It was a cringingly awkward moment. After their press conference, Cuban President Raul Castro—as the U.S. President reached out to give him a diplomatic hug—clumsily grabbed Obama’s arm and attempted to lift it into the classic raised fist of revolutionary struggle. Instead, as Obama looked on quizzically, Castro lifted Obama’s flaccid arm and limp wrist.
The viral image, though, conveys more than just the uncomfortable moments of unscripted diplomacy. Embedded in it is the conflict of what both leaders needed to get and convey from the historic visit of a U.S. president to the one-time Cold War enemy. Both believed and wanted to present this historic occasion as a victory for both of their governments on their own turns. While diplomacy isn’t a zero sum game, in this case, for both sides victory means different things.
On the U.S. side, Obama’s December 17, 2014 announcement of his extensive executive actions to loosen the 53-year-old economic embargo and plans to normalize relations was a piece of a broader foreign policy vision and regional strategy. That strategy was based on the idea that by opening relations with the isolated island, he could affect political change in Cuba’s future, in particular as the gerontocratic revolution’s leadership circle—that still largely sits on the Politiburo—started to pass from the scene. Under this narrative, the Cuban government’s receptivity to the White House’s overtures signaled that the famously anti-American, revolutionary government had said uncle; that the government was willing to surrender all that anti-imperialist vitriol because the regime faced dimming economic prospects with Venezuela’s oil giveaway of 100,000 barrels per day coming to an end and the Cuban economy running out of steam. Victory for Obama was that the Cubans now needed the U.S. and was willing to jettison decades of anti-American posturing to negotiate.
On the Cuba side, Obama’s policy changes, diplomatic normalization and trip to Cuba was a signal that finally—after years of trying to overturn the revolutionary government through proxy, subterfuge and isolation and lecturing Cuba about human rights—the U.S. government had said uncle and had accepted the government. The Cuban regime wanted to sell this as the moment when the U.S. had relinquished its decades-long policy of waiting and fighting for some future U.S.-made democracy in Cuba, peppered with Cuban-Americans who had longed to return to positions of power in a post-Castro government.
There was the brief moment in what was supposed to be a staged question-and-answer period in which a confused Castro was forced by Obama to take a question about political prisoners in Cuba. As he fiddled with his headphones and complained that he was only supposed to answer one question, the real Raul Castro came through. The aging autocrat shakily implied that there were no political prisoners in Cuba and asked for a list of them so that he could release them that night. (Note there are at least 30 documented political prisoners—but don’t expect them to be returning home tonight.) All the while, Obama leaned against the podium looking at the Cuban president, clearly enjoying his counterpart’s discomfort. More than an Obama trap, as Politico has called it, the fumbling, angry reaction demonstrated a stubborn leader not accustomed to having to answer to the people.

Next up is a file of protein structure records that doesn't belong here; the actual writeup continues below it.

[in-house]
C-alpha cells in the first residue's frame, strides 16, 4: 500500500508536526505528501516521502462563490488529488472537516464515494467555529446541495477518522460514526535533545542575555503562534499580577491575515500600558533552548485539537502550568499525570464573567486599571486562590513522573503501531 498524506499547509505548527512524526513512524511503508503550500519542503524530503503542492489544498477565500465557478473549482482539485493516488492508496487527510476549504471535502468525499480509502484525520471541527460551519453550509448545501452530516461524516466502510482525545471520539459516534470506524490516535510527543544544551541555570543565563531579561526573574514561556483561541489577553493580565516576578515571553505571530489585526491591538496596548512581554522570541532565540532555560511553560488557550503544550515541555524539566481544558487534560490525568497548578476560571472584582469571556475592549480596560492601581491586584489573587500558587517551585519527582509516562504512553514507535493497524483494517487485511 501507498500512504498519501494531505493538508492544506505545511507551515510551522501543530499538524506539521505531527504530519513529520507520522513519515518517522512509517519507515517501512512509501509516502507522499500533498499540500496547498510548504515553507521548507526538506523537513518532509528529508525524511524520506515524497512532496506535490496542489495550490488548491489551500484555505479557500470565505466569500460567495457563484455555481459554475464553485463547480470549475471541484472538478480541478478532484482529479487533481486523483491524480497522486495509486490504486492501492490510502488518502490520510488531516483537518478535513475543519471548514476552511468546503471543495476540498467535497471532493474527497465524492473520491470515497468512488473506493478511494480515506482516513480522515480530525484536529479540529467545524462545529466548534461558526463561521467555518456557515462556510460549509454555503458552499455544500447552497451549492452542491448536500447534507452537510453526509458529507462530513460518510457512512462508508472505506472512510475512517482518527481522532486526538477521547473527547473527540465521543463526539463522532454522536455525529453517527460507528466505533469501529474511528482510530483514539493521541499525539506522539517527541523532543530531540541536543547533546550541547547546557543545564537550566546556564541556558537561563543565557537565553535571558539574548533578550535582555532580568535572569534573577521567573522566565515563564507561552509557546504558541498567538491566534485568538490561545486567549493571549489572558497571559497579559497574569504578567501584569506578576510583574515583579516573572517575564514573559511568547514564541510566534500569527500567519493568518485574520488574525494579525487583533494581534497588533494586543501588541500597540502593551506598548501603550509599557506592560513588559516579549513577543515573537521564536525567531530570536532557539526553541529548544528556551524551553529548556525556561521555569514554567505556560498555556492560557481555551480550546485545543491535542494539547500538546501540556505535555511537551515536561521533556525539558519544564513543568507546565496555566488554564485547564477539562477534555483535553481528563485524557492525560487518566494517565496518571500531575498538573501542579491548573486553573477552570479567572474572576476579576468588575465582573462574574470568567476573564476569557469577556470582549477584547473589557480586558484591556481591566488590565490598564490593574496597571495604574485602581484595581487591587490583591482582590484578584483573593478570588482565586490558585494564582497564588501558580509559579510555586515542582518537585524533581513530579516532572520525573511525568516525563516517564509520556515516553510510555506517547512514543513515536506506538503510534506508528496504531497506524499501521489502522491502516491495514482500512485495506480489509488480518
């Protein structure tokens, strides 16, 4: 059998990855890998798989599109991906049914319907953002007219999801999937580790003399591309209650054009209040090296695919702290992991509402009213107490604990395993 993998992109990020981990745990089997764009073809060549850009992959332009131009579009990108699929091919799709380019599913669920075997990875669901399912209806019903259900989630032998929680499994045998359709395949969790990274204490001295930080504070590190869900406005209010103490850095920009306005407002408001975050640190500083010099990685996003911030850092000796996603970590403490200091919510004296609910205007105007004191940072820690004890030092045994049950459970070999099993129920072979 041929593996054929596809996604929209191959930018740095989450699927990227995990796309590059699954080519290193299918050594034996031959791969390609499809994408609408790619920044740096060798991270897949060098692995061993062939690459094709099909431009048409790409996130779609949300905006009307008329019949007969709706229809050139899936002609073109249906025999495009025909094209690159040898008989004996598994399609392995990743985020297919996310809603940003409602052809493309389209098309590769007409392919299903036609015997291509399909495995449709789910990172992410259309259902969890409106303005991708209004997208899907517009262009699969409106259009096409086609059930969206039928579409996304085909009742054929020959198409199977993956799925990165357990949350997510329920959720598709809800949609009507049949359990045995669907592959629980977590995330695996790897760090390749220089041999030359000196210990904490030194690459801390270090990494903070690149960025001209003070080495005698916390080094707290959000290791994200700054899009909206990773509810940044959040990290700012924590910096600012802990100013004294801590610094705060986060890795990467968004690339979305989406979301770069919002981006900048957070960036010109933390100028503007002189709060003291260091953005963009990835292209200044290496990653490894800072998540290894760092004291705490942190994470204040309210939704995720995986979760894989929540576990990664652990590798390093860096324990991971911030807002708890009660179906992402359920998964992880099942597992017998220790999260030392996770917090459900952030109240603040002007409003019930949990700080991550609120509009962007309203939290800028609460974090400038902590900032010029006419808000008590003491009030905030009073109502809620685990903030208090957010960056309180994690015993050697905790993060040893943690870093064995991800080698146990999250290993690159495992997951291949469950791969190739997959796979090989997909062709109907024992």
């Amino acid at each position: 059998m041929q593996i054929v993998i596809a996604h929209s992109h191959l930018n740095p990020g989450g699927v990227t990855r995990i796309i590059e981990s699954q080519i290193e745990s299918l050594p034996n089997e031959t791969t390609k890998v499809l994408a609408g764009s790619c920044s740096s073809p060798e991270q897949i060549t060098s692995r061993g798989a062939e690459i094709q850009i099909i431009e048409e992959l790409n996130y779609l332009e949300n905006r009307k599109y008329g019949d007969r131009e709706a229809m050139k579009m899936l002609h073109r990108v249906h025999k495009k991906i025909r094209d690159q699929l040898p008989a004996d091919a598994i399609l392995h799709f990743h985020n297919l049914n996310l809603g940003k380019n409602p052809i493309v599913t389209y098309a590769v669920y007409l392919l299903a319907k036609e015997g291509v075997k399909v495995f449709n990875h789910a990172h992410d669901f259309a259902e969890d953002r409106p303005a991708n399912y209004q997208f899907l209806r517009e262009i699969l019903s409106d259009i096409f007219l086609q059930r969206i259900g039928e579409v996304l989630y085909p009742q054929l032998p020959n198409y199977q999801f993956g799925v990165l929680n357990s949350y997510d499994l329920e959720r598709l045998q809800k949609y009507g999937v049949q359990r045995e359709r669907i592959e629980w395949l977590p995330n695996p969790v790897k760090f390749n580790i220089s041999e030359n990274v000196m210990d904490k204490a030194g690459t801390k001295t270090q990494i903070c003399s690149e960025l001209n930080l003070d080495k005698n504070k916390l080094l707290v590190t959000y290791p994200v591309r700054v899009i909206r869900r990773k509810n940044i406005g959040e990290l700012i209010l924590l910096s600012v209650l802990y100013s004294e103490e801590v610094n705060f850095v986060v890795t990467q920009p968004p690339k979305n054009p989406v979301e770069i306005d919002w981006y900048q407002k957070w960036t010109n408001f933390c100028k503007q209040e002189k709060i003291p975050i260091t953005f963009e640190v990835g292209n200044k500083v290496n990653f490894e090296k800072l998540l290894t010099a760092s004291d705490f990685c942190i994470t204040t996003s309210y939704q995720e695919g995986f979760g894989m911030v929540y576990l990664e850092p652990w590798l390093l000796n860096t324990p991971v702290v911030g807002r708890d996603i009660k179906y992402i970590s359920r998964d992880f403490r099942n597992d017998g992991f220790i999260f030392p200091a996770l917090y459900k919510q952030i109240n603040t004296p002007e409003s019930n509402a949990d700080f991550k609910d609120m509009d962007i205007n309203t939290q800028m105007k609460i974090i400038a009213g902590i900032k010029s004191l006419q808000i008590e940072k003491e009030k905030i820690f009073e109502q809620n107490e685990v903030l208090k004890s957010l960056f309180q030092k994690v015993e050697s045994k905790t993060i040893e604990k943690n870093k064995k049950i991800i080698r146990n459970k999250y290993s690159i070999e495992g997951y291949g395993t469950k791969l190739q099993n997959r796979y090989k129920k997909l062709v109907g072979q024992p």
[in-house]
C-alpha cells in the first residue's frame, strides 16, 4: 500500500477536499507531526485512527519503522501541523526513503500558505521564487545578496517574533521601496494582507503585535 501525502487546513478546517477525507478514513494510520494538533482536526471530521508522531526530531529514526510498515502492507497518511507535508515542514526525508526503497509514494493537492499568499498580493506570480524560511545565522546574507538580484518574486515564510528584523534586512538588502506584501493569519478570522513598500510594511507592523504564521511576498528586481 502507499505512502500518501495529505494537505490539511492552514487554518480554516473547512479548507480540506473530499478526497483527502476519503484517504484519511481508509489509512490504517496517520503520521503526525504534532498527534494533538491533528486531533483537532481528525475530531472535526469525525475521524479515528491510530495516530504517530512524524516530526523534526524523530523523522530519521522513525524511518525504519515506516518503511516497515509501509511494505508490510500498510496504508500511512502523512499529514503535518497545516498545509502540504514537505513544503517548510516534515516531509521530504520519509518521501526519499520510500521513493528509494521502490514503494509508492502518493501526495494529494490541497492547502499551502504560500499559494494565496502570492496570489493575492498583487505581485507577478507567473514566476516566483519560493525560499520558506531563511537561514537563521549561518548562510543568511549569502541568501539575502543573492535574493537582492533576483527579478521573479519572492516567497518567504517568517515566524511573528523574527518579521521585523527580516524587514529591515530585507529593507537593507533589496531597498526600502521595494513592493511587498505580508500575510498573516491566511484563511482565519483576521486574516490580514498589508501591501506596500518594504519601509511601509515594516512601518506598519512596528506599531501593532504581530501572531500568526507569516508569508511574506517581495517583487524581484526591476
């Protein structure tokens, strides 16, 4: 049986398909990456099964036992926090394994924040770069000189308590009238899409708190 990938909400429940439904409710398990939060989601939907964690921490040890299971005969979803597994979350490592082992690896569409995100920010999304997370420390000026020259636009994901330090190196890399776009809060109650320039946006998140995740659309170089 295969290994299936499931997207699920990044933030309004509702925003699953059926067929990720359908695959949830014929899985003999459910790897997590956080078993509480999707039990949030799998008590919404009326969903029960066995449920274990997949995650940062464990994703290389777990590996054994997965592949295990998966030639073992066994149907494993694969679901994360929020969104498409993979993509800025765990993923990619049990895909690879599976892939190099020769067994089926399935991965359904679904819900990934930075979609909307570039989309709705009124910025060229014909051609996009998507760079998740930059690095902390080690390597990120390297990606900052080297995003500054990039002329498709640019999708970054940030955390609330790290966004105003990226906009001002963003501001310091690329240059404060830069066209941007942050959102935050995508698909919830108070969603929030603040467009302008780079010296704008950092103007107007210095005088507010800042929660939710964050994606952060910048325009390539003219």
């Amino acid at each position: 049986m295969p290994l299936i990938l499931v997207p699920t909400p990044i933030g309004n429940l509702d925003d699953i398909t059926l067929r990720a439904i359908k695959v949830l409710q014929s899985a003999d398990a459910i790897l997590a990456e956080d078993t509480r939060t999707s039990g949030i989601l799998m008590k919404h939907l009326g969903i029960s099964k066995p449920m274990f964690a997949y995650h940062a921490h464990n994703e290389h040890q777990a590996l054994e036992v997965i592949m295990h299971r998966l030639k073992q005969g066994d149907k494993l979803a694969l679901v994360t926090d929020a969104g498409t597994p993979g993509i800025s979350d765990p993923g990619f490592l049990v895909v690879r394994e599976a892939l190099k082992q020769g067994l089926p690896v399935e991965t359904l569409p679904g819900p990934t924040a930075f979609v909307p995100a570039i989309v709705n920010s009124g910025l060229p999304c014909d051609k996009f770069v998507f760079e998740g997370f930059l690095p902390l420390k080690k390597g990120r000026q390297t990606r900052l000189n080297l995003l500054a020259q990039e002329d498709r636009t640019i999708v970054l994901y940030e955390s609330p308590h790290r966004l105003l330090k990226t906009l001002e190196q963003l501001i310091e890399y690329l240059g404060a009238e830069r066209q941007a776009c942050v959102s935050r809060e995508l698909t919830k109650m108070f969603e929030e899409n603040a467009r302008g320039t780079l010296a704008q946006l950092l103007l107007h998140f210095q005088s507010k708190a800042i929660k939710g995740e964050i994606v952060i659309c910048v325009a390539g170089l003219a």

But it was the post-press conference dance that really grabbed popular (and internet attention). As both leaders met between the two podiums, each tried assert his symbolic, physical spin on the past 18 months of changes and Obama’s visit to claim victory.
On the one side, there was the young, handsome, tall leader of the world power, hugging the older, feeble Cold War holdover.
On the other, an aging warrior who had finally seen the enemy come to him, giving him a long-coveted-respectability that—despite the regime’s anti-Americanism—the regime had always sought And to celebrate that, Raul Castro tried to lift the President’s hand in the salute of workers’ third world solidarity.
But the U.S. president wasn’t going that far. So, Obama slackened his arm and held his hand limp refusing to form the classic upraised clenched fist.
The result was a perfect, uncomfortable symbol of the different narratives both leaders have had in the lead up to this event and its significance. Which one will win out after Air Force One leaves Havana is impossible to know. But hopefully it won’t be as uncomfortable to watch as that now-famous gaffe.